In many countries, women are over-represented among low-wage employees and might thus benefit particularly from wage floors. To find out whether this is indeed the case, a new IZA paper by Marco Caliendo and Linda Wittbrodt analyzes the impact of the German minimum wage introduction in 2015 on the gender wage gap. Germany poses an interesting case study in this context because it has a rather high gender wage gap and set the minimum wage at a relatively high level, affecting more than four million employees.
Based on individual data from the Structure of Earnings Survey, containing information for over one million employees working in 60,000 firms, the authors use a difference-in-difference framework that exploits regional differences in the bite of the minimum wage. They find a significant negative effect of the minimum wage on the regional gender wage gap.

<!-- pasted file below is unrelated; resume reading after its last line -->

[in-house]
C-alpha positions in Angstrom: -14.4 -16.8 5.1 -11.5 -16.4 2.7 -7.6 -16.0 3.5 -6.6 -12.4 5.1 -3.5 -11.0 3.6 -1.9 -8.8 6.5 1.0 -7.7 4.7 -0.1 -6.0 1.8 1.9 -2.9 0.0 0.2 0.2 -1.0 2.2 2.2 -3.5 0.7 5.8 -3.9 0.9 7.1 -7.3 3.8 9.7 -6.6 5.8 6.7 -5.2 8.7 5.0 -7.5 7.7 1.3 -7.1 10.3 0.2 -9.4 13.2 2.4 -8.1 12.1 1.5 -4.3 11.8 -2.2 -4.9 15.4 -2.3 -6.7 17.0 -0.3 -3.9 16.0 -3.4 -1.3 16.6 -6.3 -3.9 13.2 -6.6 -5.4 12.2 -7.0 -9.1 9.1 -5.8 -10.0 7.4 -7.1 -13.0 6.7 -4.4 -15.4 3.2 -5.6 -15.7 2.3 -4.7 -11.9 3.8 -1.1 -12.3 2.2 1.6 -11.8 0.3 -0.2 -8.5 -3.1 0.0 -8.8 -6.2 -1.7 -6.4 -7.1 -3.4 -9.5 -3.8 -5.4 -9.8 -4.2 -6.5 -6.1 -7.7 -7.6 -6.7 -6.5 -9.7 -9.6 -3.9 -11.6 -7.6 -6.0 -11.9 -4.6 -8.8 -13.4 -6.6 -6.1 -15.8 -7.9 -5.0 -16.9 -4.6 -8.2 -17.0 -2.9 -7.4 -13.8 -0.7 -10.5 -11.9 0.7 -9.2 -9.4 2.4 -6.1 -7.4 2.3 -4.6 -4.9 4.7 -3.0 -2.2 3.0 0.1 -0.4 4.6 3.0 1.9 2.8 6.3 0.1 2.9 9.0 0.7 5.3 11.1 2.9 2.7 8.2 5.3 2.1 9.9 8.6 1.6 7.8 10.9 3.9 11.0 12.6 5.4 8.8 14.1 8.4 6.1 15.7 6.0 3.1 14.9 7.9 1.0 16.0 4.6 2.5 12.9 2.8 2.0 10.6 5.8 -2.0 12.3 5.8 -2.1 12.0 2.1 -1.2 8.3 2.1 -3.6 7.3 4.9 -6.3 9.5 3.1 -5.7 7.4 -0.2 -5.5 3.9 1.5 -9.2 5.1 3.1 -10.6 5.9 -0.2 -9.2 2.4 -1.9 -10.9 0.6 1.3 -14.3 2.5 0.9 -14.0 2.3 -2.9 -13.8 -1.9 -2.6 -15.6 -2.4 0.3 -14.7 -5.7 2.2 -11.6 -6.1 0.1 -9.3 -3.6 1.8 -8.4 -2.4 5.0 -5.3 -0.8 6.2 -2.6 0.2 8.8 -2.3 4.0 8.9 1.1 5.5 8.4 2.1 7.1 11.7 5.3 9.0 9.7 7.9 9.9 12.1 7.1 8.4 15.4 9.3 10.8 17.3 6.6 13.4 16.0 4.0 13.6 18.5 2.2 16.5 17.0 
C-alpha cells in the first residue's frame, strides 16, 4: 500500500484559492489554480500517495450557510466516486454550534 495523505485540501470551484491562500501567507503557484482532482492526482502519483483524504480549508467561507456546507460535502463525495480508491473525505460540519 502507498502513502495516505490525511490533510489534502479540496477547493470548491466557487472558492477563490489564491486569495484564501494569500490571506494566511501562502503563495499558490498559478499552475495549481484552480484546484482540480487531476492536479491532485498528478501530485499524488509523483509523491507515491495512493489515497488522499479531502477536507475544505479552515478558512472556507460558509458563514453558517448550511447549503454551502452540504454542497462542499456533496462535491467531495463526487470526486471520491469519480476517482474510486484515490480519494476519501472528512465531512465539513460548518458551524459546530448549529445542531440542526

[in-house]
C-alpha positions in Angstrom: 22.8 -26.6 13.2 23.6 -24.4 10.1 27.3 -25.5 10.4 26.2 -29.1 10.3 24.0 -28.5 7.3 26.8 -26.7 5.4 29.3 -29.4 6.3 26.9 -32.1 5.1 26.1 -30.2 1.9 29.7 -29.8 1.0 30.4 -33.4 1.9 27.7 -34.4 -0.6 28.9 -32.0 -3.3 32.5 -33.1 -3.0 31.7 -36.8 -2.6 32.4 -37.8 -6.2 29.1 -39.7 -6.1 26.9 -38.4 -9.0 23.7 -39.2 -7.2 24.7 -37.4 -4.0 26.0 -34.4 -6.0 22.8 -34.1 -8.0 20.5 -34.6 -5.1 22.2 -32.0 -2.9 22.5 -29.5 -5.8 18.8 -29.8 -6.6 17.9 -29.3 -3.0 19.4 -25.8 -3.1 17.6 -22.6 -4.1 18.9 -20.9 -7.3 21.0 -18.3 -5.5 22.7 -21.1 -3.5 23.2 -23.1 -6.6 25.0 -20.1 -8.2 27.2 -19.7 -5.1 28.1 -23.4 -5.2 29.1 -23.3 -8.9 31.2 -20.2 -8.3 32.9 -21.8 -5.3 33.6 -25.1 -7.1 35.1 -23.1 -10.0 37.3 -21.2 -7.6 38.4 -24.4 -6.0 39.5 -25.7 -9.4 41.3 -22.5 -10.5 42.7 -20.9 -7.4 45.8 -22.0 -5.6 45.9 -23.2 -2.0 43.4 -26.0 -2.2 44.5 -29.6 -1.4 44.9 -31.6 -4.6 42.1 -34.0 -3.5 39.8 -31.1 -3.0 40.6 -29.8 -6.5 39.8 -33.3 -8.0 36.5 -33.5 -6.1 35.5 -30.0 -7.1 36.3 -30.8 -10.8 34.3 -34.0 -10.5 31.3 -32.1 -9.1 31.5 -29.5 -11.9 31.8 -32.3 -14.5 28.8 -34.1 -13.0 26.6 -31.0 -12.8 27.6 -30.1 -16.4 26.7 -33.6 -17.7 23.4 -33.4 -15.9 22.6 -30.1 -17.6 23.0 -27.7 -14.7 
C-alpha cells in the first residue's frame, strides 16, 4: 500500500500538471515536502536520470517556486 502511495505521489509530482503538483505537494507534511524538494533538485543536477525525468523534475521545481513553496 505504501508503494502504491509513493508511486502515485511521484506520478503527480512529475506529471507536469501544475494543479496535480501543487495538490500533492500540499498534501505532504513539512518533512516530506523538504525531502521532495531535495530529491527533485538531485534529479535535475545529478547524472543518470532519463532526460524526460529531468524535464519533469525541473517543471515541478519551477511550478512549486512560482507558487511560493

Between 2014 and 2018, the gap at the 10th percentile of the wage distribution was reduced by 4.6 percentage points (or 32%) in regions that were strongly affected by the minimum wage compared to less affected regions. For the gap at the 25th percentile, the effect still amounted to -18%, while for the mean it was smaller (-11%) and not particularly robust.
The results suggest that the minimum wage can indeed reduce gender wage disparities. While the effect is highest for the low-paid, it also reaches up into higher parts of the wage distribution.